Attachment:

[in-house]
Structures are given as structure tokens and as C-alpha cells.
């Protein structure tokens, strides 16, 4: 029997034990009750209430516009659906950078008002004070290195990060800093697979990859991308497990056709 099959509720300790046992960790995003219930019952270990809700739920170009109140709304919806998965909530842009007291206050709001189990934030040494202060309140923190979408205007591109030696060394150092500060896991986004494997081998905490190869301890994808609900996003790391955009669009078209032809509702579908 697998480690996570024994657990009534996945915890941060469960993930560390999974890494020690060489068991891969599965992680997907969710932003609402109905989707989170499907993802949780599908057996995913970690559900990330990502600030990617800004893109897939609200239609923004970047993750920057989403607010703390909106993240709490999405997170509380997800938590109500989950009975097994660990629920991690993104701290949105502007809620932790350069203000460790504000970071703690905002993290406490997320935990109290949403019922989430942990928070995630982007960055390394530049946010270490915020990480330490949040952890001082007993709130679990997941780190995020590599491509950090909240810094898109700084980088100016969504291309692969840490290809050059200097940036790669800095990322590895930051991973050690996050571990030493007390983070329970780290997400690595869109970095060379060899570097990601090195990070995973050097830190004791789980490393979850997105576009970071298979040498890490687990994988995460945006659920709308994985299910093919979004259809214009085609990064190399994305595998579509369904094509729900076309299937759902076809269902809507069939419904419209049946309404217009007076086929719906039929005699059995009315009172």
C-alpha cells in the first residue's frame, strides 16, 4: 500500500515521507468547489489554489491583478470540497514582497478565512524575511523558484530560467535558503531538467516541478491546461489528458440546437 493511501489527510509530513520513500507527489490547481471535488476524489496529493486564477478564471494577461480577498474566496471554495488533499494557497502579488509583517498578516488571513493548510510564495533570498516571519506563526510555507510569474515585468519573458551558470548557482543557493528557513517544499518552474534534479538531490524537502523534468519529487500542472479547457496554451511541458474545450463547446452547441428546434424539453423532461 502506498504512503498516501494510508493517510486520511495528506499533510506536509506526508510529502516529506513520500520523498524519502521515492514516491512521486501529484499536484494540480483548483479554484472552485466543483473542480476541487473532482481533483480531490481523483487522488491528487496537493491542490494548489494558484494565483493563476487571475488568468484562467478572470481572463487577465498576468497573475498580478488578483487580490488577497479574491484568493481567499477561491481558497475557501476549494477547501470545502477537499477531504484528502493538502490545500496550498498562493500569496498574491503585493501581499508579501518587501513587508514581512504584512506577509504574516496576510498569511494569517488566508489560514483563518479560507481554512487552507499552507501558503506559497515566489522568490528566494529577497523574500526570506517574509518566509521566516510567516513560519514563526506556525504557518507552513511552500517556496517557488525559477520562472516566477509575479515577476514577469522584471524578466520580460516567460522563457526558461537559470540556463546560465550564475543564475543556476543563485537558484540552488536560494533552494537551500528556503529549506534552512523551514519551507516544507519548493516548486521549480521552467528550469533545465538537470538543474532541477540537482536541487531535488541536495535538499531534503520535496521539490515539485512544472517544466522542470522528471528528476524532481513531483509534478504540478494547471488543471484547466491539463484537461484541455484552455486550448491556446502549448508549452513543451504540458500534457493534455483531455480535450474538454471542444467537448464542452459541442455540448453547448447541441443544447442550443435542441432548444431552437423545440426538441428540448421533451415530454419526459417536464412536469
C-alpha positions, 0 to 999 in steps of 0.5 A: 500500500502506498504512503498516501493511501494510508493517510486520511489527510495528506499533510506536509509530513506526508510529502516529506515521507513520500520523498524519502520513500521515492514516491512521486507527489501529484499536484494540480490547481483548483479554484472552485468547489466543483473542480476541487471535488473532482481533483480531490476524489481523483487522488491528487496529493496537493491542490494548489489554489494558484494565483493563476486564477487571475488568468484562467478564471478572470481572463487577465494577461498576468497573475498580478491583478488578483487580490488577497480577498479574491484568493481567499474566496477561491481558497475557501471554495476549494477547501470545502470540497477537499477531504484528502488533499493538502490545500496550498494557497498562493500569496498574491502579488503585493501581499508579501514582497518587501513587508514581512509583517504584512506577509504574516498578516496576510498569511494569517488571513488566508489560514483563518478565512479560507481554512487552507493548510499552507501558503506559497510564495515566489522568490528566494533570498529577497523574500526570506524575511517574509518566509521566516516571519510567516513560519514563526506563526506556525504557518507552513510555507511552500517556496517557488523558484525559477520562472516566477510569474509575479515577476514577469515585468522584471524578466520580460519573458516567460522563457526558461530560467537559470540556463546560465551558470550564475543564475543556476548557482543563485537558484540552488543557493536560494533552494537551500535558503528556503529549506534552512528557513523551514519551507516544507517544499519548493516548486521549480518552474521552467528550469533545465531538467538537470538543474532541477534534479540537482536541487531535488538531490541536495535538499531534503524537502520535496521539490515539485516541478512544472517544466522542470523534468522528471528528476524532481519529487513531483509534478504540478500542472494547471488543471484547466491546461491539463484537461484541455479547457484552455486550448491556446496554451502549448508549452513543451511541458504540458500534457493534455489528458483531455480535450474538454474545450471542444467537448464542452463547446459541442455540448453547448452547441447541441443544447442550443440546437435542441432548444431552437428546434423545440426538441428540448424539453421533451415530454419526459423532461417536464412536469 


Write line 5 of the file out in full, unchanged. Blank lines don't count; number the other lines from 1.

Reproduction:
C-alpha positions, 0 to 999 in steps of 0.5 A: 500500500502506498504512503498516501493511501494510508493517510486520511489527510495528506499533510506536509509530513506526508510529502516529506515521507513520500520523498524519502520513500521515492514516491512521486507527489501529484499536484494540480490547481483548483479554484472552485468547489466543483473542480476541487471535488473532482481533483480531490476524489481523483487522488491528487496529493496537493491542490494548489489554489494558484494565483493563476486564477487571475488568468484562467478564471478572470481572463487577465494577461498576468497573475498580478491583478488578483487580490488577497480577498479574491484568493481567499474566496477561491481558497475557501471554495476549494477547501470545502470540497477537499477531504484528502488533499493538502490545500496550498494557497498562493500569496498574491502579488503585493501581499508579501514582497518587501513587508514581512509583517504584512506577509504574516498578516496576510498569511494569517488571513488566508489560514483563518478565512479560507481554512487552507493548510499552507501558503506559497510564495515566489522568490528566494533570498529577497523574500526570506524575511517574509518566509521566516516571519510567516513560519514563526506563526506556525504557518507552513510555507511552500517556496517557488523558484525559477520562472516566477510569474509575479515577476514577469515585468522584471524578466520580460519573458516567460522563457526558461530560467537559470540556463546560465551558470550564475543564475543556476548557482543563485537558484540552488543557493536560494533552494537551500535558503528556503529549506534552512528557513523551514519551507516544507517544499519548493516548486521549480518552474521552467528550469533545465531538467538537470538543474532541477534534479540537482536541487531535488538531490541536495535538499531534503524537502520535496521539490515539485516541478512544472517544466522542470523534468522528471528528476524532481519529487513531483509534478504540478500542472494547471488543471484547466491546461491539463484537461484541455479547457484552455486550448491556446496554451502549448508549452513543451511541458504540458500534457493534455489528458483531455480535450474538454474545450471542444467537448464542452463547446459541442455540448453547448452547441447541441443544447442550443440546437435542441432548444431552437428546434423545440426538441428540448424539453421533451415530454419526459423532461417536464412536469 